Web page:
I first travelled to Mandalay in the pages of Amitav Ghosh‘s The Glass Palace. Through the eyes of his protagonist, the young Rajkumar, I was there when the British fleet sailed up the Irrawaddy River. I was with Queen Supayalat when, alarmed at the boom of the British canons, she climbed the stairs of the guard tower to see for herself what was happening. I was there when the soldiers ransacked the palace, when the British commander exiled King Thibaw, forcing him to travel through the streets of Mandalay on a bullock drawn cart.
And so it was a foregone conclusion that I would visit the Royal Palace in Mandalay.
I expected my skin to make goosebumps the way it did when I read the introductory pages of this epic novel. I wondered if I might get the heebie geebies remembering the story of how so many of the royal family were slaughtered to ensure Thibaw’s ascension was secure. I didn’t.
The palace would once have been sumptuous and ornate, a grand palace that showed off the wealth of Burma. Goodness me, it had eight separate throne rooms! Although this replica, built in the 1990s, gives an impression of the layout of the complex and the style of architecture, the rooms themselves are dusty, dry, and largely empty. (The original Royal palace was destroyed during World War II.)
There is a cultural museum at the rear of the palace grounds. It was a cool spot to while away some time, to wonder at the lives of the kings and their households. Unfortunately, photos were prohibited.
The watch tower which I’ve mentioned before is, as I understand it, original.
The day John and I visited, there were a lot of people climbing the stairs to the top and, unnervingly, it shook a bit. Halfway was far enough for me.
Nevertheless, here, for a brief moment, I imagined Queen Supayalat, heavily pregnant, alarmed at the sound of the British canon and desperate for information, climbing these same stairs just as Ghosh describes. Assuming the sun shone that day, brilliant strategist that some say Queen Supayalat was, she’s unlikely to have taken the time to notice the play of light on the stairs.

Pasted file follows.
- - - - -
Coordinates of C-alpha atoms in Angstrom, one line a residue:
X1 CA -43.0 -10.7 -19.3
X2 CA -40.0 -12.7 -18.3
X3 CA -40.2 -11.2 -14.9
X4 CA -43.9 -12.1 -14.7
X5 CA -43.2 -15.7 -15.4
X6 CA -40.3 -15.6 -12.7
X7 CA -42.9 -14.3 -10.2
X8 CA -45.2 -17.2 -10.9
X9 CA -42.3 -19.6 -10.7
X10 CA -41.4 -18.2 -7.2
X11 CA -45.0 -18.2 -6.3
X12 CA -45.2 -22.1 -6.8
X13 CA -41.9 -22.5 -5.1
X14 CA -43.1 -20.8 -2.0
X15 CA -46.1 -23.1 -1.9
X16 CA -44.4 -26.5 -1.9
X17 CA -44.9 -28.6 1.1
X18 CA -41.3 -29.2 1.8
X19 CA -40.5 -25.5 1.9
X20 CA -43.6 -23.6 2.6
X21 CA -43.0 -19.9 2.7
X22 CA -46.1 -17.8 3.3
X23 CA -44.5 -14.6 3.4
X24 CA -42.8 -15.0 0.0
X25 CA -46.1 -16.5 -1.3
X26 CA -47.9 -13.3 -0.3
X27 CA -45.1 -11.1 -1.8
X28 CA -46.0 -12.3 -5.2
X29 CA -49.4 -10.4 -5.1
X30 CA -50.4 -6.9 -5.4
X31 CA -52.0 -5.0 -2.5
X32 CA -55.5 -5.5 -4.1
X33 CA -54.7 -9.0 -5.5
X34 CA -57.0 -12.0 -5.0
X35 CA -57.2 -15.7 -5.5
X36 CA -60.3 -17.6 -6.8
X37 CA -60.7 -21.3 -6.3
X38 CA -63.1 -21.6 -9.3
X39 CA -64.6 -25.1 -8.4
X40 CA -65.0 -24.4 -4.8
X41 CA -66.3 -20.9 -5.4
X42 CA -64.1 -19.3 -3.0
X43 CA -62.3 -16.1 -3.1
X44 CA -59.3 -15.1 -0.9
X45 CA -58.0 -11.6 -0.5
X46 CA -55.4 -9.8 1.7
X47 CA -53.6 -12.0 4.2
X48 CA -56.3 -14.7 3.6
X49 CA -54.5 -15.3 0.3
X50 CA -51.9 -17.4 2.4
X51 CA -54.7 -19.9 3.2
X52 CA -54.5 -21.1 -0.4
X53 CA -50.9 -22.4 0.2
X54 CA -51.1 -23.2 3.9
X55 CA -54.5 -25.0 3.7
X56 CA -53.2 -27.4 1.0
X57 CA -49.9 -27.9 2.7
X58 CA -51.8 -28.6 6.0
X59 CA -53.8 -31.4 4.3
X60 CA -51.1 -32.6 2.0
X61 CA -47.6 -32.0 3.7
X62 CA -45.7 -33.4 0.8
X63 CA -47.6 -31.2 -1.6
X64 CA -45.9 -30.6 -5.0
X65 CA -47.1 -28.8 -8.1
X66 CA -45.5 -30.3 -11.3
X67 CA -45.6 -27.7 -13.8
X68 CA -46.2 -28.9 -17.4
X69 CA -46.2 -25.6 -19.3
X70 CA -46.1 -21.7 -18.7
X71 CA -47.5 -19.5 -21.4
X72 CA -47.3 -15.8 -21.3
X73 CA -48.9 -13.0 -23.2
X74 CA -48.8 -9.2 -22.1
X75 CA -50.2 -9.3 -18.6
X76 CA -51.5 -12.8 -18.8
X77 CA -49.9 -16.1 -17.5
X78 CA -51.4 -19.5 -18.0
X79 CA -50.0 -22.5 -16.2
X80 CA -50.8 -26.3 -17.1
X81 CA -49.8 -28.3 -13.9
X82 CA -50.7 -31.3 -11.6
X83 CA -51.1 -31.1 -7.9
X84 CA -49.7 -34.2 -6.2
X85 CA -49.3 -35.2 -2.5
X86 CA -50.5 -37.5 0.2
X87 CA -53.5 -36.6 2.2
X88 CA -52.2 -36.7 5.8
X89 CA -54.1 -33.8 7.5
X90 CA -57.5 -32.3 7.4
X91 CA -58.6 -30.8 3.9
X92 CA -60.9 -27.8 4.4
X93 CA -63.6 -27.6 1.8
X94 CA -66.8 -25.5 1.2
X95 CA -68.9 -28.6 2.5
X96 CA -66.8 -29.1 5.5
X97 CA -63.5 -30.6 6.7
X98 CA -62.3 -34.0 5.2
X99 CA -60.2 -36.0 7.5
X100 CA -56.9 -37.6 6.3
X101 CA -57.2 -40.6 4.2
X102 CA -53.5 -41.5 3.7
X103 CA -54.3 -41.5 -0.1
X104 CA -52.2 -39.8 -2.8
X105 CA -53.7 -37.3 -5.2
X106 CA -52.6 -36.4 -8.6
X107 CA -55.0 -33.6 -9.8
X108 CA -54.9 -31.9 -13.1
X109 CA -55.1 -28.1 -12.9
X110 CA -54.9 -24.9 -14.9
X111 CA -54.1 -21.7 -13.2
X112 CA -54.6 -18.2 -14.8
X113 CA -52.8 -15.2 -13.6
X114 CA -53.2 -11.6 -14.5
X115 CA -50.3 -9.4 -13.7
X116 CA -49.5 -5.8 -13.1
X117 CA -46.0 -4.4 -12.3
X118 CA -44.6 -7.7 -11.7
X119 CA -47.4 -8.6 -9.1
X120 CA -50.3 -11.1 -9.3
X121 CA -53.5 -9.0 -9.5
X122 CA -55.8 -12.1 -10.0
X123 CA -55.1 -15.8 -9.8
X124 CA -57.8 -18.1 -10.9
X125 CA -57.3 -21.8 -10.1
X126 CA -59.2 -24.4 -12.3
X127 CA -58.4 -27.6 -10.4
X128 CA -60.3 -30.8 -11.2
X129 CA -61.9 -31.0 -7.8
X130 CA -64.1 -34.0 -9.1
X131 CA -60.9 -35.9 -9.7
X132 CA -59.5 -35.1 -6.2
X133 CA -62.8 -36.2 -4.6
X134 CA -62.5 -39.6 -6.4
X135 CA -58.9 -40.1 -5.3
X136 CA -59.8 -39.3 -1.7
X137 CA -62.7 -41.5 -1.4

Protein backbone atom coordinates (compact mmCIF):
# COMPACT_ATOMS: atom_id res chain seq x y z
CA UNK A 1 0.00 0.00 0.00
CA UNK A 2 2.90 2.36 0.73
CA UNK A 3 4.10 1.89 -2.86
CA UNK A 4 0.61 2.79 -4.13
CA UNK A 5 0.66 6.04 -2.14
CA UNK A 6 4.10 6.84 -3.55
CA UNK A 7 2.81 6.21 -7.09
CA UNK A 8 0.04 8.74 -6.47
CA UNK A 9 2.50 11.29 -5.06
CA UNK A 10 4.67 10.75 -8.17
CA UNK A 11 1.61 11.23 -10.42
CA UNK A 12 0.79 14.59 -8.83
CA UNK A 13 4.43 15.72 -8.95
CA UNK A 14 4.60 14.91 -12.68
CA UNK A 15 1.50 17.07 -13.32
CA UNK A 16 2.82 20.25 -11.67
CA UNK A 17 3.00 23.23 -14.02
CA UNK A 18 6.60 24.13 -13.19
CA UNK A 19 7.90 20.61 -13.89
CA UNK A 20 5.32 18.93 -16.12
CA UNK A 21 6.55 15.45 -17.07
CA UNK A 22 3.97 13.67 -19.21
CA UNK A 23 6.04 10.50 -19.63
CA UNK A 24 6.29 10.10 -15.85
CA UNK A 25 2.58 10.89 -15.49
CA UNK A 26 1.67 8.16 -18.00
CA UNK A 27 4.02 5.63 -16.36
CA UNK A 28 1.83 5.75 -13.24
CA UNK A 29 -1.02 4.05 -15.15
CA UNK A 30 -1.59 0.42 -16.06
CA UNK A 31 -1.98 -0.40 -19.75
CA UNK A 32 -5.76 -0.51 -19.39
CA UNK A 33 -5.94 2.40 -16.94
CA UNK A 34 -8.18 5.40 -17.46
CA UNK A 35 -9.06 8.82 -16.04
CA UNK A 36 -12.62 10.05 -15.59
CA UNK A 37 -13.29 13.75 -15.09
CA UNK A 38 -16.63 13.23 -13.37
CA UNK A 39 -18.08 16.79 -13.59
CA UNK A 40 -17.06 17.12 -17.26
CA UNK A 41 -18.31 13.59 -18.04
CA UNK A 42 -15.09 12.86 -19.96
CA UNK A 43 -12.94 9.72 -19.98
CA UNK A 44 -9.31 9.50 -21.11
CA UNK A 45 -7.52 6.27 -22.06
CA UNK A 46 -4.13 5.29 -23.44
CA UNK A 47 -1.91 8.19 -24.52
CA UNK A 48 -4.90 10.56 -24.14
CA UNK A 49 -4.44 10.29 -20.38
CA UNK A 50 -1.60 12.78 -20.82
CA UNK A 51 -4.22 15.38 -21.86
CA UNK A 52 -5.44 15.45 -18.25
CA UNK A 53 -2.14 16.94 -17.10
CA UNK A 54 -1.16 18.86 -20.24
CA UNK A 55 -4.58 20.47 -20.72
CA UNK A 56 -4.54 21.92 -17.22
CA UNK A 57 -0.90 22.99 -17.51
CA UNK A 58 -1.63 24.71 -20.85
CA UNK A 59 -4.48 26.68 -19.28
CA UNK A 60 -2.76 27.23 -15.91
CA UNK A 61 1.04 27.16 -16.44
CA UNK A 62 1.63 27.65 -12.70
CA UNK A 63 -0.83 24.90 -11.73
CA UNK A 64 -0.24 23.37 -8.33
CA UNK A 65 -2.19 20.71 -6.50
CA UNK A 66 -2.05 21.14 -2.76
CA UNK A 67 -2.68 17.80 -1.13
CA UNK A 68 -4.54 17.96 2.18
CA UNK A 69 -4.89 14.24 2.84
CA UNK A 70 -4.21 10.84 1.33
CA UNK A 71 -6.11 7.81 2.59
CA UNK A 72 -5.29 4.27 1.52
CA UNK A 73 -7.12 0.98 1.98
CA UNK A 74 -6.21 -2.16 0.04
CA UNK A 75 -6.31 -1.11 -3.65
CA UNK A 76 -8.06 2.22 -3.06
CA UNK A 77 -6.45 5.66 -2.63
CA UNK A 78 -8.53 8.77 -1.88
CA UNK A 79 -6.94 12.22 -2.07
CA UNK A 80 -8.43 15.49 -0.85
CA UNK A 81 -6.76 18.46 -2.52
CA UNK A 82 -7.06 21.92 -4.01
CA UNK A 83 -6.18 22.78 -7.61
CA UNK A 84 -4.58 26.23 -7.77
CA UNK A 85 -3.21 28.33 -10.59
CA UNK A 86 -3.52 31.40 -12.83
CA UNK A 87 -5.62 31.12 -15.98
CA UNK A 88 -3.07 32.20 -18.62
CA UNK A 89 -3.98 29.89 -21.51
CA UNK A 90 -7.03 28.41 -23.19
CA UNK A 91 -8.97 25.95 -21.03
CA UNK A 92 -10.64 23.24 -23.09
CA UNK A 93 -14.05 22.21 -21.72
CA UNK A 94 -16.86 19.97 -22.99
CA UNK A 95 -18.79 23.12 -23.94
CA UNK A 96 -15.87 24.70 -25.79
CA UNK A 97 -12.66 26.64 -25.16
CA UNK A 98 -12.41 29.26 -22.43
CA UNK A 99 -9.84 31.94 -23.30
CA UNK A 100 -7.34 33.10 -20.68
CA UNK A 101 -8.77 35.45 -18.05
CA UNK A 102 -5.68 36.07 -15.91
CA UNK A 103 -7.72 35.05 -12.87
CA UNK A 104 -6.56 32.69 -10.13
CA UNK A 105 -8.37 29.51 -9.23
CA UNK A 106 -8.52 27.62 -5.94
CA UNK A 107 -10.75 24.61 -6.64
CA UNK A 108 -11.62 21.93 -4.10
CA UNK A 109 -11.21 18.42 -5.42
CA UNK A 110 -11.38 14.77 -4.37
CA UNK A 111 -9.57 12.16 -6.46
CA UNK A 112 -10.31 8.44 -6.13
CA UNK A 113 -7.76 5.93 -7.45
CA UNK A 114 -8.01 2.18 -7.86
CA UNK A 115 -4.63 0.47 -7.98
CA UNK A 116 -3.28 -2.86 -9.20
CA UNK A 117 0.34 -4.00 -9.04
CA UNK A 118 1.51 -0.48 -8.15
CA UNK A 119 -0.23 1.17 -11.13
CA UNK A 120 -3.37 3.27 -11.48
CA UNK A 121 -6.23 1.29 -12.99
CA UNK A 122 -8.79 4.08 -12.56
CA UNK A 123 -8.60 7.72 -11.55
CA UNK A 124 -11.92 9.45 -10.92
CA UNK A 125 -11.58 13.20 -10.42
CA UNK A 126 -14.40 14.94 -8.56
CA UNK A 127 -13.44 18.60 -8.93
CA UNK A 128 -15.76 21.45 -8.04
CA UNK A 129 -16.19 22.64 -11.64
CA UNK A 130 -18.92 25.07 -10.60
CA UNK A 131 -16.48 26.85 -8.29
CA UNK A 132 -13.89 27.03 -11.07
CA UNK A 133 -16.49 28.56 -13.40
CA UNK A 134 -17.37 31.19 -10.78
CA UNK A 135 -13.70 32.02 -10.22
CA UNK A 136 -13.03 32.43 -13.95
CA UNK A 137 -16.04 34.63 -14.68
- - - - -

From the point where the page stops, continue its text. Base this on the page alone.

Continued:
The palace is situated in the heart of a modern day military complex in Mandalay. Security is tight. There’s a rigmarole before gaining access which involves registering at the gate just over the moat, under the close scrutiny of machine gun-toting soldiers, and then a drive through the military complex before arriving at the entrance to the Palace itself.
Once you’re inside the palace grounds it does feel a little more relaxed and I thought well worth the visit.
Amitav Ghosh’s The Glass Palace spans more than one hundred years. It is set in Burma, Malaya, and India and follows the fortunes of the fictitious Rajkumar and his family from the time of the deposing of King Thibaw to the Burma of the 1990s.
From the fall of the Burmese Kingdom, to the Raj, to the Japanese air attack on Rangoon, to the great march from Burma to India by so many thousands of ethnic Indians, to the recent military rule of Burma, I imagined myself inside the lives of the characters. That’s what a good book does—it tells stories, and it tells them in such a way it reminds me, despite our vast differences in lived experiences and ways of making sense of the world, how similar we all are.
And it made me think of the Jewish saying Isabel Allende refers to in the opening of her TED Talk:
What is truer than truth?
Answer: The story
The Glass Palace is the only novel I’ve read by Amitav Ghosh. His more recent novel Sea of Poppies (2008) was shortlisted for the Booker prize. Have you read any of his work?
The Glass Palace
Amitav Ghosh (2001) Harper Collins. Paperback Edition